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Markus Chiodo is ready to compete in the final four rounds of the British Superbike Championship in the ultra-competitive Superstock 1000 class.

Markus Chiodo | Bound for BSB

By the time you read this I will have touched down in the UK and begun building a racebike, ready to compete in the final four rounds of the British Superbike Championship in the ultra-competitive Superstock 1000 class. This is something Ive been working towards for the last couple of years, but it hasnt worked out until now. Covid made it difficult to make any plans and the timing was always a problem, especially because I wanted to work with two of my regular crew from Australia.

Mark Chiodo

With the two-month break between ASBK rounds, Stew Winton and Tigewill be able to travel with me, and their contacts and experience racing overseas are huge. They have been busy making up lists of parts that we will need and stripping off parts from my Yamaha here in Australia that we can take away. There is also that element of trust, working with people I know, especially if you start having crashes or see things going wrong. It means Im going over with the same people and same bike that Im used to here in Australia – the main variable is the change of scenery so Im really confident in that respect. The tech who will be handling my electronics also works for McAMS Yamaha, so Im confident we will have a good base map for the ECU straight away.

Mark Chiodo

The four rounds I will race will be Snetterton, Oulton Park, Donington and Brands Hatch and the plan is to do some ride days and practice at all four circuits before the actual race weekend. The distance between circuits in England is not as far either, so that will make it easier to go racing.

Ill be using AirBnb the whole time, staying in Birmingham close to Tamworth Yamaha – a bike store in the UK that will be helping us out. Stew knows the owner and they were keen to help out with sourcing a bike – plus the owner loves racing. I was planning on taking my own bike over, but now Im just going to take over 60kg of bolt-on parts – suspension, electronics, that type of thing.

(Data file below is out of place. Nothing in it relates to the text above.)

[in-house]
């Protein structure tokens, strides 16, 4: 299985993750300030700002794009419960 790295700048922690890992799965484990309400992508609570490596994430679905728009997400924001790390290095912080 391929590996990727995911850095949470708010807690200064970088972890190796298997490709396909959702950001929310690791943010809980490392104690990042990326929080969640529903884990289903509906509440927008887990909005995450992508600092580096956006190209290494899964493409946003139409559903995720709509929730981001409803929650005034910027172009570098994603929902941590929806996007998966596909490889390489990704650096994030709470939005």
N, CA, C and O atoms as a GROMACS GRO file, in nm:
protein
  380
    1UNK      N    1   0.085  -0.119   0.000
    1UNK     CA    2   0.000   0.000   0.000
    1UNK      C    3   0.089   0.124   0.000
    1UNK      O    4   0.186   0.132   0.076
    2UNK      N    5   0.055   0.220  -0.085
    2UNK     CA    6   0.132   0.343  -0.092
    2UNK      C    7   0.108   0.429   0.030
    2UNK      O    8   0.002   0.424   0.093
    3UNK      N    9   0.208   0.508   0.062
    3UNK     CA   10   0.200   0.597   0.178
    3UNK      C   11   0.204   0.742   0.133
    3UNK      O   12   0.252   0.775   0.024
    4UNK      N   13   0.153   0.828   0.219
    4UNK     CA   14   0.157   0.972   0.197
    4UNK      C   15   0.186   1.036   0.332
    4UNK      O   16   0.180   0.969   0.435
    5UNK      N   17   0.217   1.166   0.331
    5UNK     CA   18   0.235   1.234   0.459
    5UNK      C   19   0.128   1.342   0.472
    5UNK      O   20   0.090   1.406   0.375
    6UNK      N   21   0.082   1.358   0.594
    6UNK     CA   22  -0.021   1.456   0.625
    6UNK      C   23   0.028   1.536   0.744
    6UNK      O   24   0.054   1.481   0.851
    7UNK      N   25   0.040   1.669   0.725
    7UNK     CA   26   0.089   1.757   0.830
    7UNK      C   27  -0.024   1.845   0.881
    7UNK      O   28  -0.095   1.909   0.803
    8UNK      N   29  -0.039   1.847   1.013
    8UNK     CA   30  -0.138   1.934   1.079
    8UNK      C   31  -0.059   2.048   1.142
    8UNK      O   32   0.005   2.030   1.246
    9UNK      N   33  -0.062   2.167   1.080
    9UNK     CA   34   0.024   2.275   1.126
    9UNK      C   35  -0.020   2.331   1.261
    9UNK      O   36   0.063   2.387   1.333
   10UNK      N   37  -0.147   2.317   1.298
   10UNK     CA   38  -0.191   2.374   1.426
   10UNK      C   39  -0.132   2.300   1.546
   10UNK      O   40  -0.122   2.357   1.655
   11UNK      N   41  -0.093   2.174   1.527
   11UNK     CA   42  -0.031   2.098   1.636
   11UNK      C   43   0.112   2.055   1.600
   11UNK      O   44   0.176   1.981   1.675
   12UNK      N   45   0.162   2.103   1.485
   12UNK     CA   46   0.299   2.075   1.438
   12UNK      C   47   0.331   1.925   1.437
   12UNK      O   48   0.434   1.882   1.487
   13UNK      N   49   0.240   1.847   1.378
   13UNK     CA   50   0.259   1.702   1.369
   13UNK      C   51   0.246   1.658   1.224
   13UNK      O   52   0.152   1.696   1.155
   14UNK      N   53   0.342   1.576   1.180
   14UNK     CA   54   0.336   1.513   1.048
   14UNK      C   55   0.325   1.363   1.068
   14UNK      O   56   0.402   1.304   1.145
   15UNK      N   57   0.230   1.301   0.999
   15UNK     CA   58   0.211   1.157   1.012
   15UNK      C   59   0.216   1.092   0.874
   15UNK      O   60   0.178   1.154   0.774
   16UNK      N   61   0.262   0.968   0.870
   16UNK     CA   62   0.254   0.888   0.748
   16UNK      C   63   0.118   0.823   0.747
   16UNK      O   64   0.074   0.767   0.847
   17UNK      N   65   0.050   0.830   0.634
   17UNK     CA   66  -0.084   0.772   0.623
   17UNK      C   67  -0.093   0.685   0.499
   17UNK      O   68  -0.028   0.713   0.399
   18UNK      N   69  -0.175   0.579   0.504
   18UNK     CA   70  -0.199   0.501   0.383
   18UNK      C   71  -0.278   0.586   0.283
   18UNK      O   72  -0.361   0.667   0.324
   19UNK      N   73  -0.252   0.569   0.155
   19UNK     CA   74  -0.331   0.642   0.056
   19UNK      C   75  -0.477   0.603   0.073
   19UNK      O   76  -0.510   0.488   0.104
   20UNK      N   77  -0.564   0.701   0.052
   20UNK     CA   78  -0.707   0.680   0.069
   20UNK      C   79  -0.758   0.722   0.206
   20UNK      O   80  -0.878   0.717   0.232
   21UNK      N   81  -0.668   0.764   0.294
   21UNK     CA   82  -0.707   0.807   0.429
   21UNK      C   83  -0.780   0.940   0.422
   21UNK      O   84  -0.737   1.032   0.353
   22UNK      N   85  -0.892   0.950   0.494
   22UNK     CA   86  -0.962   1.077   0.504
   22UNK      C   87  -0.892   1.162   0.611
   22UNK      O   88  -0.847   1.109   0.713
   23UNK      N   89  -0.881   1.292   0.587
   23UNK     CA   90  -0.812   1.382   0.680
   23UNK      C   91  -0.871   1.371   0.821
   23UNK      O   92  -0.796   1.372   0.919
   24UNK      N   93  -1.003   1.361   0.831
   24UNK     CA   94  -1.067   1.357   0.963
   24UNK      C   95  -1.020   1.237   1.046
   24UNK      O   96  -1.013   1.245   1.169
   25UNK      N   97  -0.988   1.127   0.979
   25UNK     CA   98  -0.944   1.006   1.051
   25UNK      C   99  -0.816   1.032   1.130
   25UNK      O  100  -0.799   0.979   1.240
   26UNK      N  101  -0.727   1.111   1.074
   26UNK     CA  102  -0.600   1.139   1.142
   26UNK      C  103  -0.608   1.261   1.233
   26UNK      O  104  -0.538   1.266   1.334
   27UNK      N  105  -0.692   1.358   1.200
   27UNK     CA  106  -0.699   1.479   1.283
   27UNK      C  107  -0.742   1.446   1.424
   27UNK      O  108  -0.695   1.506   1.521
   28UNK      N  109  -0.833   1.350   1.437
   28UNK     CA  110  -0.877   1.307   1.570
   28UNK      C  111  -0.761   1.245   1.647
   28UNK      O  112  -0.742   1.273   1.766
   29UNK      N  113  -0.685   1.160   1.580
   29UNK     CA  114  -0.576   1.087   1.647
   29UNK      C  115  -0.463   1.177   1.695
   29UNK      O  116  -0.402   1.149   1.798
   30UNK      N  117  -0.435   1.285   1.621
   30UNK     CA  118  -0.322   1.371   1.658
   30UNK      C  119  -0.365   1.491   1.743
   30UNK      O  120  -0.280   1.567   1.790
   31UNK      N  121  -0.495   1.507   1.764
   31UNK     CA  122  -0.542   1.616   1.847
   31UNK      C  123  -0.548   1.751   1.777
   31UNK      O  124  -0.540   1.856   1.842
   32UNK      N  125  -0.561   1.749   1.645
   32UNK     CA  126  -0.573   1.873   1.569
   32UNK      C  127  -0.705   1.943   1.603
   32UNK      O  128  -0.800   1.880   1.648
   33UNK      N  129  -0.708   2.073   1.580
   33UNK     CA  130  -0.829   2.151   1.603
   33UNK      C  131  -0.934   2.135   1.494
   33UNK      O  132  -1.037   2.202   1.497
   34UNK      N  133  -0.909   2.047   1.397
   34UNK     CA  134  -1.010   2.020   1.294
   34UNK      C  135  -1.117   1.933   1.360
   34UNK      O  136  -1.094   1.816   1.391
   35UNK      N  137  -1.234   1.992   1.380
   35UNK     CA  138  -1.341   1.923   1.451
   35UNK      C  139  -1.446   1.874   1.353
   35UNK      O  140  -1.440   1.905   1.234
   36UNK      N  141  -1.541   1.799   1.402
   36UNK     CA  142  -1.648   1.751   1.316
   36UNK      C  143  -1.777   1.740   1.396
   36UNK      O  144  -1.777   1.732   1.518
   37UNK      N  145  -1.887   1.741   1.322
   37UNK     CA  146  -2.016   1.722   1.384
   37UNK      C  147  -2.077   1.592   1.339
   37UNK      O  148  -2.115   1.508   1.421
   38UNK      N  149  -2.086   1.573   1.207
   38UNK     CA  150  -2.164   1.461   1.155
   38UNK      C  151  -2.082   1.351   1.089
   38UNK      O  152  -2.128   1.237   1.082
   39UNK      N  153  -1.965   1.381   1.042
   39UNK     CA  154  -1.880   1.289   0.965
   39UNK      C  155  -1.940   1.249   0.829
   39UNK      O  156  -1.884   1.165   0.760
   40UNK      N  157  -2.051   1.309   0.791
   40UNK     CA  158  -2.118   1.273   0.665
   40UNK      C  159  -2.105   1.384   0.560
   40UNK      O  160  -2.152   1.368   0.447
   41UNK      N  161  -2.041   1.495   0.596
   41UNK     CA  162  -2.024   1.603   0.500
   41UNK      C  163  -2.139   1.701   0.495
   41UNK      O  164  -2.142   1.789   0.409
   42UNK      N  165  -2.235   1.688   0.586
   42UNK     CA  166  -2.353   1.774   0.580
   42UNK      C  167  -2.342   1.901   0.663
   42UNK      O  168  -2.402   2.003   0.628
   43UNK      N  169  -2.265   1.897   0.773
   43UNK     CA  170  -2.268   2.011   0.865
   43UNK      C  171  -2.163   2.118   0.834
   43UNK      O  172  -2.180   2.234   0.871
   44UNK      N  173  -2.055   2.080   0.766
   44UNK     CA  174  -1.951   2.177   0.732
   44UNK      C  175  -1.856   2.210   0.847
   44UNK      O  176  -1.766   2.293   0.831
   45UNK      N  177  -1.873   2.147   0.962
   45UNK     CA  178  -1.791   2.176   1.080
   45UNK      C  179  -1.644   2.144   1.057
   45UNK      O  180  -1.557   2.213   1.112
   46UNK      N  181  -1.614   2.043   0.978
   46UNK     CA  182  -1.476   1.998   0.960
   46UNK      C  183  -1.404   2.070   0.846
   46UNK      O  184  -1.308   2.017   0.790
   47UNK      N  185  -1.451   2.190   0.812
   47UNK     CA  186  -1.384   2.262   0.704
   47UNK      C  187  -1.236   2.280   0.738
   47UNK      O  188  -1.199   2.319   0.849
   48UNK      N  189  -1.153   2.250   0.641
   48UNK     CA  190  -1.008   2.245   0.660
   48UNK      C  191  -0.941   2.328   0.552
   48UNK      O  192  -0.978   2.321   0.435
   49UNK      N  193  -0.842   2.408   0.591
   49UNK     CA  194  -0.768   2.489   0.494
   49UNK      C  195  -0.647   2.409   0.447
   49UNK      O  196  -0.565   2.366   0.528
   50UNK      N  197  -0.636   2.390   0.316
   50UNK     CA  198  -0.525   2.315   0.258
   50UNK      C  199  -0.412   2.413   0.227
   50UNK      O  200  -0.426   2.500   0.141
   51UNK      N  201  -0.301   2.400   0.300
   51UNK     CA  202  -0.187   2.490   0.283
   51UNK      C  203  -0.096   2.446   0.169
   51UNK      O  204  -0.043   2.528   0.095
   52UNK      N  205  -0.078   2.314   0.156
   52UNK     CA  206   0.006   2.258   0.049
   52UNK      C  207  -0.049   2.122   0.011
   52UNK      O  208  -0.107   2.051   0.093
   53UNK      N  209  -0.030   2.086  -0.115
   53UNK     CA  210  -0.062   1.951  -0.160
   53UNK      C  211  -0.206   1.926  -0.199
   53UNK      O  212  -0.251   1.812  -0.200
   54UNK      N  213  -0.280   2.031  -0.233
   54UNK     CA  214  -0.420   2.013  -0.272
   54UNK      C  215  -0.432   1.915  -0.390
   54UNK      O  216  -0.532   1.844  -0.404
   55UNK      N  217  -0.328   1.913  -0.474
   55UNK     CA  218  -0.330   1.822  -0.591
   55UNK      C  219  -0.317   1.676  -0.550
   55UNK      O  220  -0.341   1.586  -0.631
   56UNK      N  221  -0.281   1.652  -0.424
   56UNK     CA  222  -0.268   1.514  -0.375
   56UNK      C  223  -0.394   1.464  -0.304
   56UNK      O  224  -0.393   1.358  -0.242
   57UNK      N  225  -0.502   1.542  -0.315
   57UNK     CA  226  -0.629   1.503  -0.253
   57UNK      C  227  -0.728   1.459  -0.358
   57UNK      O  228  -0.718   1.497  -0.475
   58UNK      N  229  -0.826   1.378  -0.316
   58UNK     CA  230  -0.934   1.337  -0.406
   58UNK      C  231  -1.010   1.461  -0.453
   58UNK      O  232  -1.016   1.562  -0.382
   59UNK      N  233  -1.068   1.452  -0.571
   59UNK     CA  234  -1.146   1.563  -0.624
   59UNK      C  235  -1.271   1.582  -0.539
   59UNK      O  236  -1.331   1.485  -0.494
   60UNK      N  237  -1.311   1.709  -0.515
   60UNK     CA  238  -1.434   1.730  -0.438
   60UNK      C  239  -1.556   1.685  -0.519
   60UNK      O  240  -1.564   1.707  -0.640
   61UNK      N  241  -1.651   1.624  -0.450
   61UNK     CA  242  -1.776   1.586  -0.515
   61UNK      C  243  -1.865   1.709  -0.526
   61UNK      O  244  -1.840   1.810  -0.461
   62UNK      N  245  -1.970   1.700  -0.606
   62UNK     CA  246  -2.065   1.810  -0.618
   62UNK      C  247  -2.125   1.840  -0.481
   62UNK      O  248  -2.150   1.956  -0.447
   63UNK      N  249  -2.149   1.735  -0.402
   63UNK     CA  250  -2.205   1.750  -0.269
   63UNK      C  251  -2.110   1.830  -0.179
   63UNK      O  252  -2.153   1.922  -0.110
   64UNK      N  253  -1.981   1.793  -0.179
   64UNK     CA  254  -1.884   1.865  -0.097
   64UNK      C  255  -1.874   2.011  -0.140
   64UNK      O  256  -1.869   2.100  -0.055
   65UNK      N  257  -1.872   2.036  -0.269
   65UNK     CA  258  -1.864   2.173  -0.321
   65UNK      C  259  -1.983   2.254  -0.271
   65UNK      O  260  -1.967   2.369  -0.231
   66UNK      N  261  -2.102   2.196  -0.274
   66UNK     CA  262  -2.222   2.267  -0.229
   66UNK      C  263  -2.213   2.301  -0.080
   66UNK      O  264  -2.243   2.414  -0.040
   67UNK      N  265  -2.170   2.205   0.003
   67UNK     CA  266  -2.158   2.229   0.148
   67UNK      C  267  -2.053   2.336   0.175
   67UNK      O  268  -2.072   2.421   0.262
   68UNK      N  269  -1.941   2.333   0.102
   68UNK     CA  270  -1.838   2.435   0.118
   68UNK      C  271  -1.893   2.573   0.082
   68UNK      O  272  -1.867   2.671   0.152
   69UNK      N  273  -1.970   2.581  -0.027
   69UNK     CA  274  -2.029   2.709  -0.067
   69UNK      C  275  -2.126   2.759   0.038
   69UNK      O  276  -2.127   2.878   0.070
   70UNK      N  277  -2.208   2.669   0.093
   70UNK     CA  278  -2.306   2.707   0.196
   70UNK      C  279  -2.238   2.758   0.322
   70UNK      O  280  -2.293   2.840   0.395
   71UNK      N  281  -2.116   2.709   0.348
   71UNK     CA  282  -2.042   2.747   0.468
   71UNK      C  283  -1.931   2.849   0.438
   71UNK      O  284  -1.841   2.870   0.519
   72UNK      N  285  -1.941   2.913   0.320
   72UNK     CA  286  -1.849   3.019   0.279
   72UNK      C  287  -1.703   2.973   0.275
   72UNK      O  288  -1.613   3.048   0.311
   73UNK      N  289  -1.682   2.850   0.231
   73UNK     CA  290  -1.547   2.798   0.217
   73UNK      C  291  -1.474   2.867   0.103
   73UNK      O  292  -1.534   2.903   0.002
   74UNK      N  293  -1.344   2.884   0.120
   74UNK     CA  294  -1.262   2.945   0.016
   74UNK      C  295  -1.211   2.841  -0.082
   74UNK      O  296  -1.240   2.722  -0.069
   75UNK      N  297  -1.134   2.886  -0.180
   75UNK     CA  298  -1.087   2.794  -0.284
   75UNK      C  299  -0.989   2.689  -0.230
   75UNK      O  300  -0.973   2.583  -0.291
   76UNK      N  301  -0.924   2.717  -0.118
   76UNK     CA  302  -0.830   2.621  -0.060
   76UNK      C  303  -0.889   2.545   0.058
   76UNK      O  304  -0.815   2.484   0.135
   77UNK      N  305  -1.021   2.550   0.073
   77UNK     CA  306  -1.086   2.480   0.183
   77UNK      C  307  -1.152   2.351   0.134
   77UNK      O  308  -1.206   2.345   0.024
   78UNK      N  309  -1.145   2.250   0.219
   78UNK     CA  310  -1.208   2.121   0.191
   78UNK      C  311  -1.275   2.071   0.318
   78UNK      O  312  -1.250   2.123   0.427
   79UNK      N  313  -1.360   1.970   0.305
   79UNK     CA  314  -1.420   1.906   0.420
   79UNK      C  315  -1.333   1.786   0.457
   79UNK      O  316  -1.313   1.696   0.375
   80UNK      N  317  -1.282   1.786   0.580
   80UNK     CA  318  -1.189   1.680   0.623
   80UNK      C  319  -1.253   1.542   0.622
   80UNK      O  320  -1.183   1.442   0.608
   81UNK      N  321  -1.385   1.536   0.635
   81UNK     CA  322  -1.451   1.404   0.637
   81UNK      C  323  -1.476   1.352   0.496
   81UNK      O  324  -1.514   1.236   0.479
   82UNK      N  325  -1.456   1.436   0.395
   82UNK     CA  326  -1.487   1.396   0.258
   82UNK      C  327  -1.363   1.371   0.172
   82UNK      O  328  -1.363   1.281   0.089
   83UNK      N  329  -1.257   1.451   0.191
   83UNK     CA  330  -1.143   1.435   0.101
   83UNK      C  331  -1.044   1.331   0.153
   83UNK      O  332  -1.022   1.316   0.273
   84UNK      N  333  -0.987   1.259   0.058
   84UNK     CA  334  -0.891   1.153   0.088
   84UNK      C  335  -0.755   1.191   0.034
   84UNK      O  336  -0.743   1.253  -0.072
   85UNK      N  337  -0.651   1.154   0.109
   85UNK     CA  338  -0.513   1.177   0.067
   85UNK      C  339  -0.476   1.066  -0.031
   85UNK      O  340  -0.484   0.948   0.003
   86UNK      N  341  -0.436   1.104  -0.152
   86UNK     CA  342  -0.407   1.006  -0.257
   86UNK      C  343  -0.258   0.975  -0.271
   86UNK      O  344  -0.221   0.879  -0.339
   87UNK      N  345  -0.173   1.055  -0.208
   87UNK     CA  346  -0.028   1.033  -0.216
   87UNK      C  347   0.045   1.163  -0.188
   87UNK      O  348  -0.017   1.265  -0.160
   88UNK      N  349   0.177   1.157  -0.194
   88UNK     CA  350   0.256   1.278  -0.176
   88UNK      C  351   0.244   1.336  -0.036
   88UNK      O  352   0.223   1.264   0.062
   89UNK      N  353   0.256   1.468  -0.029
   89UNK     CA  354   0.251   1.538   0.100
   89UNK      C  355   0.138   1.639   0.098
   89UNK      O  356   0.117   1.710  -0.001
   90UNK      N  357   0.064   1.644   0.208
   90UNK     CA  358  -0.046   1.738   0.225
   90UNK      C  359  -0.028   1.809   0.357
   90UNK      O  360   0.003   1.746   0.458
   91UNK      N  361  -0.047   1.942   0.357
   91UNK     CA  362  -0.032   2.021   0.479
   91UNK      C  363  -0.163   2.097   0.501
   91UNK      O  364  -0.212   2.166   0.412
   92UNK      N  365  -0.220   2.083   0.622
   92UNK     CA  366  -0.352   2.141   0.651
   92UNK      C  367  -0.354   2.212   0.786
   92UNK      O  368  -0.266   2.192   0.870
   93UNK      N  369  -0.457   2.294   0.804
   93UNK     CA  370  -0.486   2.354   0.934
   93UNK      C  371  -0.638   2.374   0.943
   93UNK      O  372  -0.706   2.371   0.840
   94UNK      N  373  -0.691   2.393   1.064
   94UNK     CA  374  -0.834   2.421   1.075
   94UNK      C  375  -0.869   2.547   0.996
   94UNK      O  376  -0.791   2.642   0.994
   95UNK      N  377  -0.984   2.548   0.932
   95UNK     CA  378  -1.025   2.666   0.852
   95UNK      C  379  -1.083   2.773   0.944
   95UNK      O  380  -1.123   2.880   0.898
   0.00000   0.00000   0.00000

Mark Chiodo

Ive had a few setbacks this year, but it is difficult at the moment in ASBK with our ECU rules. Ive been using a MoTeC ECU on my YZF-R1 and it is very complex, plus the amount of wet weather at testing this year hasnt helped.

I also went in to hospital just after the Darwin round to have an operation to help with arm pump. Arm pump is something so many riders have to deal with throughout their careers and I think it started affecting me before I even knew what it was. Back when I was riding Supersport, I realise now it was a problem, but a Supersport bike is lighter and you can ride around the symptoms easier.

The surgery went well, it was all going okay and I was able to ride at the Morgan Park test, but then I noticed my arm starting to feel a bit different. I started getting some swelling and it was obvious it had become infected, so that put me back in hospital on an antibiotic drip for five days. Its still not fully right but it has cleared up, so I think everything will be fine for this trip. Having confidence in my arm was a big thing before heading over to England – the race distances are a little bit longer and the tracks quite physical.

Mark ChiodoIn a lot of ways, Id be happy if ASBK was a summer series, it would mean riders are free to chase up international opportunities when the main European racing seasons are still running. Superstock 1000 in BSB is an easy choice for the next step in my racing career, the specification of the bikes are almost the same as here in ASBK. The main difference is that they use a control tyre and there are differences in what the MoTec ECU can do, such as no traction control allowed.

The plan is to be consistent, put some good results together and head back next year. Obviously, it is very competitive in the UK but I want to make the most of the opportunity weve created and make it a permanent thing. No excuses!